Three parameters of the plasmid-based expression vectors may interfere with the homeostasis of the immune system, responsible for self—nonself discrimination and regulation of response to nonself. First, the presence of immune stimulatory unmethylated CpG motifs in bacterial DNA (Krieg, 1996; Tighe et al., 1998) is responsible for the Thl-promoting adjuvant activity. Second, the plasmid DNA itself acts like an antigen and may trigger the generation or enhancement of anti-DNA antibodies above pathological thresholds. Third, the antigens expressed by plasmid-based vectors may cross-react to a certain extent with self-antigens. These three properties, together with factors such as route, frequency, and dose of inoculation may be exploited, with the aim of preventing or suppressing autoimmune and allergic conditions. Furthermore, understanding the interplay among these factors will eventually allow for minimizing unwanted side effects of DNA-based vaccines.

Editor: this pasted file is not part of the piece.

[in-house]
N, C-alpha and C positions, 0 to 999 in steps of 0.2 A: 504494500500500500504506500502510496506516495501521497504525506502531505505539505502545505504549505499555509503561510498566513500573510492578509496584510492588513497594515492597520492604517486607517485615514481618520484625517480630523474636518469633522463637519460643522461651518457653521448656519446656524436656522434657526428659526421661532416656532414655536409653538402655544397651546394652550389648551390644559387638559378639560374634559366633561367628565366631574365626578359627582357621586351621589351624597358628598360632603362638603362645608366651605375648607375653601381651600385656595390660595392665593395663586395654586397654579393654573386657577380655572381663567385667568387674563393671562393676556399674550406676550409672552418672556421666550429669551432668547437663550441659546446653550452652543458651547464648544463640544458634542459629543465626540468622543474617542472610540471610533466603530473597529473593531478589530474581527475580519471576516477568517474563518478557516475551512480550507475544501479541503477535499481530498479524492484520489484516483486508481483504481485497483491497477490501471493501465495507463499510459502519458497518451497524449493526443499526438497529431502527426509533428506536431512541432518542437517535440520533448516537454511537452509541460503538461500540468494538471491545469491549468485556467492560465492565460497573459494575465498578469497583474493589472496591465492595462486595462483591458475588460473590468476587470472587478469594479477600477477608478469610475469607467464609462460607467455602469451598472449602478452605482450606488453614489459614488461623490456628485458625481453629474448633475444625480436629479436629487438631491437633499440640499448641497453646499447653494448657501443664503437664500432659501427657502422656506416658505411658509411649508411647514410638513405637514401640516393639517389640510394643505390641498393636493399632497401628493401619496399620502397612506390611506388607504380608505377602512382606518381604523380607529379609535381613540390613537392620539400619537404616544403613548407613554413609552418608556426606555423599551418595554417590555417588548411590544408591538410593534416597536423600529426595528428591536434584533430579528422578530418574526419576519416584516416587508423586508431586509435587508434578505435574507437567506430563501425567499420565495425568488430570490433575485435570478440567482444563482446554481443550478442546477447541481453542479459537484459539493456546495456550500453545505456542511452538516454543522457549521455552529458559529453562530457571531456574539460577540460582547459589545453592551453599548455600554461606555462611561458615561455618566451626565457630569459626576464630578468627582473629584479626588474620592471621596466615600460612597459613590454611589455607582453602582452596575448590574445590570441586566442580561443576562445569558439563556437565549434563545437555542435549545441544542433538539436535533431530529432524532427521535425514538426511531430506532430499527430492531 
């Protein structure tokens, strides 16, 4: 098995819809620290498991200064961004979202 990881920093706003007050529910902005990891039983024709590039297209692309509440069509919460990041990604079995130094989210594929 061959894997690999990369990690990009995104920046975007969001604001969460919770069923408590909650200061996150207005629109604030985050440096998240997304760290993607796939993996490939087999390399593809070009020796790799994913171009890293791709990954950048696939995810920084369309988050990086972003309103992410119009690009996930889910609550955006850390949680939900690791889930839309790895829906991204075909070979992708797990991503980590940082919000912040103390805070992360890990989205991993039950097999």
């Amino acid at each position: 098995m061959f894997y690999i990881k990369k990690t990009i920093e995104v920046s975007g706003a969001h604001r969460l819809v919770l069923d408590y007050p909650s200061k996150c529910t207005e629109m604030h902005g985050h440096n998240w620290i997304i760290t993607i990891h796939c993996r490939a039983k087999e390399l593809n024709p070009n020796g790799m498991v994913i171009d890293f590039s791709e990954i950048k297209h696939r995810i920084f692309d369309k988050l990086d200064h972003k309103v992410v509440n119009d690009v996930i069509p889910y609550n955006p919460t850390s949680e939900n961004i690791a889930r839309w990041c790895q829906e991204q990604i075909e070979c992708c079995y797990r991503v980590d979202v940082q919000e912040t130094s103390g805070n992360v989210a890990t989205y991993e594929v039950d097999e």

KeywordsMyelin Basic Protein Experimental Allergic Encephalomyelitis Genetic Immunization Stromal Keratitis Genetic Vaccine
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